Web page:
Sometimes at night I still get to make dinner, but during the day I'm at the field and they usually bring things in. I like to grill and marinate meat and things like that. You went 12-5 with a 3.52 ERA across two levels in 2010. What did you learn from your first full season in the Minors?

Richards: I felt I had a great year last year and I learned a lot. I learned more about how to pitch and what to look for in a hitter's swing.

I learned the philosophy of trying to get hitters out in three or less pitches, and that is something the Angels preach. I really bought into that because it gives you a chance to stay in the game longer if you can get people out quicker.

I also continued to learn to try and command all of my pitches and throw the ball low in the zone. You seemed to really settle down at the start of the summer. You had a 10-strikeout complete game against Wisconsin, then struck out 11 over six shutout innings in your next start. How much confidence did those outings give you?

Richards: You have games like that, and it's a big confidence booster. I try to stay pretty levelheaded and even-keeled about everything, whether it's a bad game or a good game. But you're only as good as your last start.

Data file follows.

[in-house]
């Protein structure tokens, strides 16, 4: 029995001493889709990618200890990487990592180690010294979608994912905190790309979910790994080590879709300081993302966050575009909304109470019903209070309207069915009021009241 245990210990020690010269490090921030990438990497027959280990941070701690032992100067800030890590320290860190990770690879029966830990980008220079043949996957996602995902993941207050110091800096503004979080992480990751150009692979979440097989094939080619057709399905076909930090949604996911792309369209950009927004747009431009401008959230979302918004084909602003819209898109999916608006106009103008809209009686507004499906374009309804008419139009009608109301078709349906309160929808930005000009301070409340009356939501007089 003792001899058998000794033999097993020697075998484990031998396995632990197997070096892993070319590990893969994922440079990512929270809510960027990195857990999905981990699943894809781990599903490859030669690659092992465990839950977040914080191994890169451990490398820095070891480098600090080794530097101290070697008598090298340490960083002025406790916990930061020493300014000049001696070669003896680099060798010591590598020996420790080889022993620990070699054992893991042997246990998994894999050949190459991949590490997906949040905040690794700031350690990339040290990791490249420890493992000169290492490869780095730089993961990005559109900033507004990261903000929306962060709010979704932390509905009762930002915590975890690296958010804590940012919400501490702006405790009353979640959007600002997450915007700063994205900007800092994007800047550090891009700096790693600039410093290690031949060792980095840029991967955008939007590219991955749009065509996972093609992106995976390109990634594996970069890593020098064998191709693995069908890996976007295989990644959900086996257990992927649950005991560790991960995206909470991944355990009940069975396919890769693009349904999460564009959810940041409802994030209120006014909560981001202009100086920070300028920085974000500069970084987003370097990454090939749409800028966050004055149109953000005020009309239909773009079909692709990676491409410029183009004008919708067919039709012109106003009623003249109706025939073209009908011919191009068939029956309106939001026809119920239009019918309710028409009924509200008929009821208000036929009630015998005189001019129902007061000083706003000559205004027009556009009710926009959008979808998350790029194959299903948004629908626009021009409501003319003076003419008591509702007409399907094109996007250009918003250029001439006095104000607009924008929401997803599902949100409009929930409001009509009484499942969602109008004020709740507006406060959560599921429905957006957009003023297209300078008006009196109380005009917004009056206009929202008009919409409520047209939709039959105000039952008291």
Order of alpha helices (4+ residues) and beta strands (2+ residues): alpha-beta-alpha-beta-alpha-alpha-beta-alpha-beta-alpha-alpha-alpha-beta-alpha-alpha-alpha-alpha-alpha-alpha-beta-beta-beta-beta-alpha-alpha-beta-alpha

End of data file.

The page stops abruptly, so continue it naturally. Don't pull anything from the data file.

The work really begins the day after your start. There's a lot of work that goes on in between starts, even if the day you get to pitch is the most fun. I just try to concentrate on getting better every day, learning something new and trying to make each start better than the last one. Your last start was pretty impressive, too, wasn't it? One run on two hits with eight strikeouts in Game 2 of the Cal League Finals.

Richards: That was a big game, and I felt really good on the mound. The bigger the situation and the more pressure I have and the more important the game is, I seem to do well.

That goes all the way back to my college days. When there's pressure on the game, I always seem to be able to rise to the occasion. Aside from the playoffs, you gave up only three earned runs over your last four starts with Rancho Cucamonga. How happy were you with the way you finished the season?

Richards: I knew that, when I moved from low-A to high-A, it was a hitters' league and that obviously everybody gets better. I got with Rica [Daniel Ricabal], our pitching coach in Rancho, and learned some new things, and I really concentrated on throwing the ball low in the zone, considering the Cal League is such a hitters' league.